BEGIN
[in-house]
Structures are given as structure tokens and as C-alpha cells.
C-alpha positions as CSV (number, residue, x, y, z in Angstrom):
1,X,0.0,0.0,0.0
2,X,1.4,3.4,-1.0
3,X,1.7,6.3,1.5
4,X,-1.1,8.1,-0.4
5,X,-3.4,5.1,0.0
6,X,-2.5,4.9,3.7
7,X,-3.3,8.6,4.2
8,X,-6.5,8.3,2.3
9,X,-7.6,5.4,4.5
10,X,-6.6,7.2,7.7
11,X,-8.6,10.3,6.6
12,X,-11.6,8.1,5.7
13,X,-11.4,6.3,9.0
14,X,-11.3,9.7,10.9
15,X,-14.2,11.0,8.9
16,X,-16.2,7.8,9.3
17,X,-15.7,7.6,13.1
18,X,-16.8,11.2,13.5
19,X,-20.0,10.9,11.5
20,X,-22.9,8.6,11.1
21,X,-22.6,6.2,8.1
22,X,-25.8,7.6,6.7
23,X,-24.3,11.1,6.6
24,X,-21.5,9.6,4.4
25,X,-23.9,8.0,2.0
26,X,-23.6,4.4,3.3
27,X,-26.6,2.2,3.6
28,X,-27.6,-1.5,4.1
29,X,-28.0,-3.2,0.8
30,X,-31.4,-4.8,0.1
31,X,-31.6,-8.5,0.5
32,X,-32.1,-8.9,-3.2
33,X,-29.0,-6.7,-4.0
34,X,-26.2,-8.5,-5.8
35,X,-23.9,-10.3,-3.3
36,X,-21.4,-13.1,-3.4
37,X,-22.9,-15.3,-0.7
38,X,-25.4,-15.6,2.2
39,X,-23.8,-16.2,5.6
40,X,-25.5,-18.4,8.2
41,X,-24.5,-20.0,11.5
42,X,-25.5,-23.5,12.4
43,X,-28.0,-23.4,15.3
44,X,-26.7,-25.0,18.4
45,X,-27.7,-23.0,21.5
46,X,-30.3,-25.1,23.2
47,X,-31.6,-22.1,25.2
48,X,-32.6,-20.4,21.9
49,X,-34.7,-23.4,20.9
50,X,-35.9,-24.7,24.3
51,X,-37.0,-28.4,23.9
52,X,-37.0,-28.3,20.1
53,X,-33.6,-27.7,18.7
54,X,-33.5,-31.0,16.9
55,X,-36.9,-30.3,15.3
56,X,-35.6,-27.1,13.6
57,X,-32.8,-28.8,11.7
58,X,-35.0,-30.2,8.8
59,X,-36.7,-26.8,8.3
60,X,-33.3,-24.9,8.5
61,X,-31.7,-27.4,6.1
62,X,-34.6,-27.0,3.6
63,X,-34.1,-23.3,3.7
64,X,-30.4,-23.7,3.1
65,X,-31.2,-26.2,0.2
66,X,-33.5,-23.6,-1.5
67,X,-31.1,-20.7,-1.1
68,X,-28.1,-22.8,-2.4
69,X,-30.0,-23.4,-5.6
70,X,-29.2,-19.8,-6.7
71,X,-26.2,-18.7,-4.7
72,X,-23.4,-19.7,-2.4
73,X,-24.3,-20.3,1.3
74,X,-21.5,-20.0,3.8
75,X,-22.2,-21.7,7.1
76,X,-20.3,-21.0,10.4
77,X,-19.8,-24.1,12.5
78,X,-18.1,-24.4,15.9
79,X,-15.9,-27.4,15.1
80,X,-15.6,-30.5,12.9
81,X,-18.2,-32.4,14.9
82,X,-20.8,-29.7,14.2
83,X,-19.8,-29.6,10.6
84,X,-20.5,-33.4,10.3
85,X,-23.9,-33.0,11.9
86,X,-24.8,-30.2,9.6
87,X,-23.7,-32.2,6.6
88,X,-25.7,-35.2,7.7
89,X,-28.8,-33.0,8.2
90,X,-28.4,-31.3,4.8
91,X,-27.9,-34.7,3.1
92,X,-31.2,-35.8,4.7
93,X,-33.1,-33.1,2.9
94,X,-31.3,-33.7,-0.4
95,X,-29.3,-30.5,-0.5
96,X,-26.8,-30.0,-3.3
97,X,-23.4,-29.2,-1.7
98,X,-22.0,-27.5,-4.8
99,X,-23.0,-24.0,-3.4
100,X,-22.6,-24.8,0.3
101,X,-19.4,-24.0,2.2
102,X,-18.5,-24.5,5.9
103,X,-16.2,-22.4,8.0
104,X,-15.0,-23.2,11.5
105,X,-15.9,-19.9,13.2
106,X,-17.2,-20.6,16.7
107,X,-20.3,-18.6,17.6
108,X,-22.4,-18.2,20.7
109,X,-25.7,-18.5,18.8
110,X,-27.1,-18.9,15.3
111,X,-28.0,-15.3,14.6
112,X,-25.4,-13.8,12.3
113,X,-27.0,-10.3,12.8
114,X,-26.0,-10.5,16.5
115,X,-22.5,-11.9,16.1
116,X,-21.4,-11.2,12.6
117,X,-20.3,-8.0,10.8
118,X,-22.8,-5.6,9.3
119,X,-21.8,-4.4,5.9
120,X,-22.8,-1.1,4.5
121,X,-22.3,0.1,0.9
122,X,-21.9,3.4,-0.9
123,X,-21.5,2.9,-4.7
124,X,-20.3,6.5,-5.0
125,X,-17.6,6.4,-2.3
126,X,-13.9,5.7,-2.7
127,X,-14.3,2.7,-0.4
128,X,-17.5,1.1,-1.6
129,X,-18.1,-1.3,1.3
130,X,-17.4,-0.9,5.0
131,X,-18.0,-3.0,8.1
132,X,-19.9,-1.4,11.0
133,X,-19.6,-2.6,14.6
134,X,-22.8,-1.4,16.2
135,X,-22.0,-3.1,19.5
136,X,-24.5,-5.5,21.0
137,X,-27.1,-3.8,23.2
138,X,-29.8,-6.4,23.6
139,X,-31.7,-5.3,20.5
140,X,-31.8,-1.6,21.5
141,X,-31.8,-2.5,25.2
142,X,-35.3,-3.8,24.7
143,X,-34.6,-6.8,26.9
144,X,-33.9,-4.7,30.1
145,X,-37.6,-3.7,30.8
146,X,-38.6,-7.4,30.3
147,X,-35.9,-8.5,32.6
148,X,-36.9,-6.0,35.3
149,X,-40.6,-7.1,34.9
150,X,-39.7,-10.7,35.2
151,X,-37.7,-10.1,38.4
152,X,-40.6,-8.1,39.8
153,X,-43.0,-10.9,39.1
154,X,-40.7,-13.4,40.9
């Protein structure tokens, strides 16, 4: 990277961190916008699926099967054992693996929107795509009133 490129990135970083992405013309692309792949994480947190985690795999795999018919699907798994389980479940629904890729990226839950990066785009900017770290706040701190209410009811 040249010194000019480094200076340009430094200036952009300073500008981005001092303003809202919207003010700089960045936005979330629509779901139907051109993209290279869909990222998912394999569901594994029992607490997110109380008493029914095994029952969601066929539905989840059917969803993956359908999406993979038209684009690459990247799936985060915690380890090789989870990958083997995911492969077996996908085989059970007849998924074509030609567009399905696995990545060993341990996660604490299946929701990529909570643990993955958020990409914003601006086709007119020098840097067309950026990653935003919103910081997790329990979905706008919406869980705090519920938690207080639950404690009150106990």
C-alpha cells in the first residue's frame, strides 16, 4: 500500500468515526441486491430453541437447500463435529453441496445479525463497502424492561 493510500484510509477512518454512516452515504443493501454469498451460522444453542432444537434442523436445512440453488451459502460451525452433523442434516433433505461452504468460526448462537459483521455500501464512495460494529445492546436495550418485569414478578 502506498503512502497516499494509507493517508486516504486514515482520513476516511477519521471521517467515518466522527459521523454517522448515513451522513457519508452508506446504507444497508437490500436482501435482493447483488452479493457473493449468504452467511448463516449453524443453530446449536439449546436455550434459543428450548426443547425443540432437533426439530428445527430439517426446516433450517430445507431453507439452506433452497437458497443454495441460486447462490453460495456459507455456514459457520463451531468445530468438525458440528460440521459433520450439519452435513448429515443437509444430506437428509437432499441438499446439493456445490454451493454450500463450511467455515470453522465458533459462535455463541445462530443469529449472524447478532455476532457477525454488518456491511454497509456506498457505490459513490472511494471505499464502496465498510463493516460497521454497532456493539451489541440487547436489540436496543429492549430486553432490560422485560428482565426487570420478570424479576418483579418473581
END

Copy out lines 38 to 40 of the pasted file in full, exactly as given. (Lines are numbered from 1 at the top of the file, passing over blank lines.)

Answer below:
35,X,-23.9,-10.3,-3.3
36,X,-21.4,-13.1,-3.4
37,X,-22.9,-15.3,-0.7